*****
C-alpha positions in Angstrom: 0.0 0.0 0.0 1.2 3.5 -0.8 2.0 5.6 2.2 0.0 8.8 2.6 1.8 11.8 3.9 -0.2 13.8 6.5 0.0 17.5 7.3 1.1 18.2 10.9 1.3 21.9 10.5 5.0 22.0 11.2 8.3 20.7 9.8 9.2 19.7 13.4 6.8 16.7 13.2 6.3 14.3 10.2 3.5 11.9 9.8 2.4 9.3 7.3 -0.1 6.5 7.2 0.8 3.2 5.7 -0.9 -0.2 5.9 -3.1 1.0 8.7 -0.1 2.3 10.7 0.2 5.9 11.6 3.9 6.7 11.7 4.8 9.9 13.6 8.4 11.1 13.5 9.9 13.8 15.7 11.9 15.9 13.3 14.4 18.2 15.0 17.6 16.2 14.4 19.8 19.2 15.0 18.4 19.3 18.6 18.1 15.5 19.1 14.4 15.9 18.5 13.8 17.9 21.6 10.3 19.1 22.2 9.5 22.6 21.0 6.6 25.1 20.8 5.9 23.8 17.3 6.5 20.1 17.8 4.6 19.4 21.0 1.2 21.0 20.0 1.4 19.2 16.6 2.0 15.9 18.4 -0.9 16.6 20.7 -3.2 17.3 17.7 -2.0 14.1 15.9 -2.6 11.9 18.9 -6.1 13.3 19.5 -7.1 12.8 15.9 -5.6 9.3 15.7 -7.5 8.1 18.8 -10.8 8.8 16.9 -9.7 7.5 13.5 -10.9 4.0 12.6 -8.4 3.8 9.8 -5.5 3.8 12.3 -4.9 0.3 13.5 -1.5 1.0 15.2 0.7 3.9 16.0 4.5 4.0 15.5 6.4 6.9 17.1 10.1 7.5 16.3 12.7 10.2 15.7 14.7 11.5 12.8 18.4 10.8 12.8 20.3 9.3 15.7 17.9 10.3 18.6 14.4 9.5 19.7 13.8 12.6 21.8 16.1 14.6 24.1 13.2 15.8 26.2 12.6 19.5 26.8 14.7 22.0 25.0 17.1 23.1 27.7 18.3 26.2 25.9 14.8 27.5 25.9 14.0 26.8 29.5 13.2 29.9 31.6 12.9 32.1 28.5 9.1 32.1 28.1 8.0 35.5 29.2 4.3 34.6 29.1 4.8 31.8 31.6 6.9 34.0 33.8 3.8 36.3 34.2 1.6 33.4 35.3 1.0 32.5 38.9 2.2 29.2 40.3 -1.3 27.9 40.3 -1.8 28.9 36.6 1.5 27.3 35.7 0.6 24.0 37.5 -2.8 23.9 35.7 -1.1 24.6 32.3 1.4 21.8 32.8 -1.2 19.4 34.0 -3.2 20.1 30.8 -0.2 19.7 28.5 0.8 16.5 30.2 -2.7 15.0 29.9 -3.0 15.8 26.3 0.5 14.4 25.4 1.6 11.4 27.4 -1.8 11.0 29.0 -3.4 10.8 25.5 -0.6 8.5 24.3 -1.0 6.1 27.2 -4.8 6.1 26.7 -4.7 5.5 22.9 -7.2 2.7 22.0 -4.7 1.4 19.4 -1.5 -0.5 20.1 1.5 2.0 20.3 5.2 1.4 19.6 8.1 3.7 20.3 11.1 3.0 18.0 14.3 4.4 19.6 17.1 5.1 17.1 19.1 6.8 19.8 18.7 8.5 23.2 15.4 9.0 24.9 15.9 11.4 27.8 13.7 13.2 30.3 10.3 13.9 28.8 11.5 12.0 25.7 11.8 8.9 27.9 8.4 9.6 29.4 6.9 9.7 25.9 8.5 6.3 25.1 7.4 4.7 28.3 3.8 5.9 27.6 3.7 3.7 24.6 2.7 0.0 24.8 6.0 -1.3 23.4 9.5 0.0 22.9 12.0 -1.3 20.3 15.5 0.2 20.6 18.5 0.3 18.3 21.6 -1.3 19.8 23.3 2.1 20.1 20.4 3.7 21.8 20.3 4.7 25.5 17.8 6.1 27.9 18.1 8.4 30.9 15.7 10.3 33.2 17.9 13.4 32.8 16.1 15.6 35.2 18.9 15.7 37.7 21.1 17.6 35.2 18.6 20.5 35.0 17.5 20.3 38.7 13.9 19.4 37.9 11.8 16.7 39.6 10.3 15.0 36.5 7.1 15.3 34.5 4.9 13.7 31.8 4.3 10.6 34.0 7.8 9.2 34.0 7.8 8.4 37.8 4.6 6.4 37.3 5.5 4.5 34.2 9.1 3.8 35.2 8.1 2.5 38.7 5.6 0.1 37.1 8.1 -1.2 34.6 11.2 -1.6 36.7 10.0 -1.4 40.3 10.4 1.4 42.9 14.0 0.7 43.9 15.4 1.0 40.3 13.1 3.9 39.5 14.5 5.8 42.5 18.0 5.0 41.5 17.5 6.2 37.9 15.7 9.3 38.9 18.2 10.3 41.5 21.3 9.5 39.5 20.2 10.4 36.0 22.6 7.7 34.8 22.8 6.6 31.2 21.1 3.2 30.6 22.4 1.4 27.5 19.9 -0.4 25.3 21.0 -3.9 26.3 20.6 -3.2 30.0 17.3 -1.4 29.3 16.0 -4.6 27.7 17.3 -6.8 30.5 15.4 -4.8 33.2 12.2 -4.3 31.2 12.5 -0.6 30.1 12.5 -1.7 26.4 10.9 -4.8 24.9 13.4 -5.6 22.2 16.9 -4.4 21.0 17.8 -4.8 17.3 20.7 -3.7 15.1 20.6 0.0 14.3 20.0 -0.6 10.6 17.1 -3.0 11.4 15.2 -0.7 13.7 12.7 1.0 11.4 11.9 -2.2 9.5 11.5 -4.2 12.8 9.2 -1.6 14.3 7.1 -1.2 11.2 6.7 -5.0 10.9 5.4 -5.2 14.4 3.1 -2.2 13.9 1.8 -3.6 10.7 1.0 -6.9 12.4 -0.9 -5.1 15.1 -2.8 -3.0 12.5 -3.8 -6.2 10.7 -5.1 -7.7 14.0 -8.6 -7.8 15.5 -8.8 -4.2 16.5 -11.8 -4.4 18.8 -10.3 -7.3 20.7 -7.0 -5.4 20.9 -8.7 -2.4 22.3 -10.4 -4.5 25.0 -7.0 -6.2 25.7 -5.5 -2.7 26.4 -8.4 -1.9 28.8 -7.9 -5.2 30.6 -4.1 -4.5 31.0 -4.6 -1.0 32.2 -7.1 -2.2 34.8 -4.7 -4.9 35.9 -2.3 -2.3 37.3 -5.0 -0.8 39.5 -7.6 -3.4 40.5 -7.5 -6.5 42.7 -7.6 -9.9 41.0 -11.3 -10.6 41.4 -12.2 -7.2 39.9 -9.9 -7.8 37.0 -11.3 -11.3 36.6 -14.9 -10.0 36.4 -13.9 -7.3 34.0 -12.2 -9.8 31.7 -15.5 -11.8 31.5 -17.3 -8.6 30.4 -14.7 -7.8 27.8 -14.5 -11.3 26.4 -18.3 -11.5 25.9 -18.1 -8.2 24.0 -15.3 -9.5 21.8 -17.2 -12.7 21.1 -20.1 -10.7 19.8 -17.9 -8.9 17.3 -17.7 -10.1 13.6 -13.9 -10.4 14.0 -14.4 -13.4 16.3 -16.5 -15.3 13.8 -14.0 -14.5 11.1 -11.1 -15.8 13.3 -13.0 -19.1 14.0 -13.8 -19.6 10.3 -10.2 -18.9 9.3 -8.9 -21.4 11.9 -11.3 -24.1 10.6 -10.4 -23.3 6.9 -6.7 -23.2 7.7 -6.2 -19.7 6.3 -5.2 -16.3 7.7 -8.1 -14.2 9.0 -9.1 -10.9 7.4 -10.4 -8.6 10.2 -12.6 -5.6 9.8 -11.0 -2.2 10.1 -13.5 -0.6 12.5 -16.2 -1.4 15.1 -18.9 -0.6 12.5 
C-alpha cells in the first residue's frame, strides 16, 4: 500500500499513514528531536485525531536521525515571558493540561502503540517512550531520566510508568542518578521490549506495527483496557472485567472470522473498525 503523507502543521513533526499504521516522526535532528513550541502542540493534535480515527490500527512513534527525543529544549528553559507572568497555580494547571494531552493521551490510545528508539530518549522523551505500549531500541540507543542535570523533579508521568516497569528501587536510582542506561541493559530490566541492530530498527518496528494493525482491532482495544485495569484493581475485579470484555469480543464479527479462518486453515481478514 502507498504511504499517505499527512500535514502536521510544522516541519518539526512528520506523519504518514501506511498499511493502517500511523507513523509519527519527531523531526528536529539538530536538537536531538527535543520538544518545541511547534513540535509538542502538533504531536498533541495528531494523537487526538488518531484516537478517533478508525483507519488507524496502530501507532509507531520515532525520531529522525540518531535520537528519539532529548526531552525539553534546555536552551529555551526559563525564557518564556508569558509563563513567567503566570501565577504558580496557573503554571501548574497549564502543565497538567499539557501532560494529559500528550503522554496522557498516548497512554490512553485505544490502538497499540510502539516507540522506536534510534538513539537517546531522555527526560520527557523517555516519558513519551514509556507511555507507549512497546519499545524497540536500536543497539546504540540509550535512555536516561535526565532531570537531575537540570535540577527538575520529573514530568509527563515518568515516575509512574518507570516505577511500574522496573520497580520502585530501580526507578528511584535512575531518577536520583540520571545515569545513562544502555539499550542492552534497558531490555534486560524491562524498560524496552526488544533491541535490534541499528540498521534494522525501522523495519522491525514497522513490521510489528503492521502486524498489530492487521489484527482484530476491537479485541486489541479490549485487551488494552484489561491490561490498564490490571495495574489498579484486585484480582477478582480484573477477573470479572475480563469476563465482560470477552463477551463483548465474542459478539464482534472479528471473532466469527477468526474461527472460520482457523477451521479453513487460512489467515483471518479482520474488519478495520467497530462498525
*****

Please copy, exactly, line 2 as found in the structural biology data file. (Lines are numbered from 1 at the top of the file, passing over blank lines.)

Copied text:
C-alpha cells in the first residue's frame, strides 16, 4: 500500500499513514528531536485525531536521525515571558493540561502503540517512550531520566510508568542518578521490549506495527483496557472485567472470522473498525 503523507502543521513533526499504521516522526535532528513550541502542540493534535480515527490500527512513534527525543529544549528553559507572568497555580494547571494531552493521551490510545528508539530518549522523551505500549531500541540507543542535570523533579508521568516497569528501587536510582542506561541493559530490566541492530530498527518496528494493525482491532482495544485495569484493581475485579470484555469480543464479527479462518486453515481478514 502507498504511504499517505499527512500535514502536521510544522516541519518539526512528520506523519504518514501506511498499511493502517500511523507513523509519527519527531523531526528536529539538530536538537536531538527535543520538544518545541511547534513540535509538542502538533504531536498533541495528531494523537487526538488518531484516537478517533478508525483507519488507524496502530501507532509507531520515532525520531529522525540518531535520537528519539532529548526531552525539553534546555536552551529555551526559563525564557518564556508569558509563563513567567503566570501565577504558580496557573503554571501548574497549564502543565497538567499539557501532560494529559500528550503522554496522557498516548497512554490512553485505544490502538497499540510502539516507540522506536534510534538513539537517546531522555527526560520527557523517555516519558513519551514509556507511555507507549512497546519499545524497540536500536543497539546504540540509550535512555536516561535526565532531570537531575537540570535540577527538575520529573514530568509527563515518568515516575509512574518507570516505577511500574522496573520497580520502585530501580526507578528511584535512575531518577536520583540520571545515569545513562544502555539499550542492552534497558531490555534486560524491562524498560524496552526488544533491541535490534541499528540498521534494522525501522523495519522491525514497522513490521510489528503492521502486524498489530492487521489484527482484530476491537479485541486489541479490549485487551488494552484489561491490561490498564490490571495495574489498579484486585484480582477478582480484573477477573470479572475480563469476563465482560470477552463477551463483548465474542459478539464482534472479528471473532466469527477468526474461527472460520482457523477451521479453513487460512489467515483471518479482520474488519478495520467497530462498525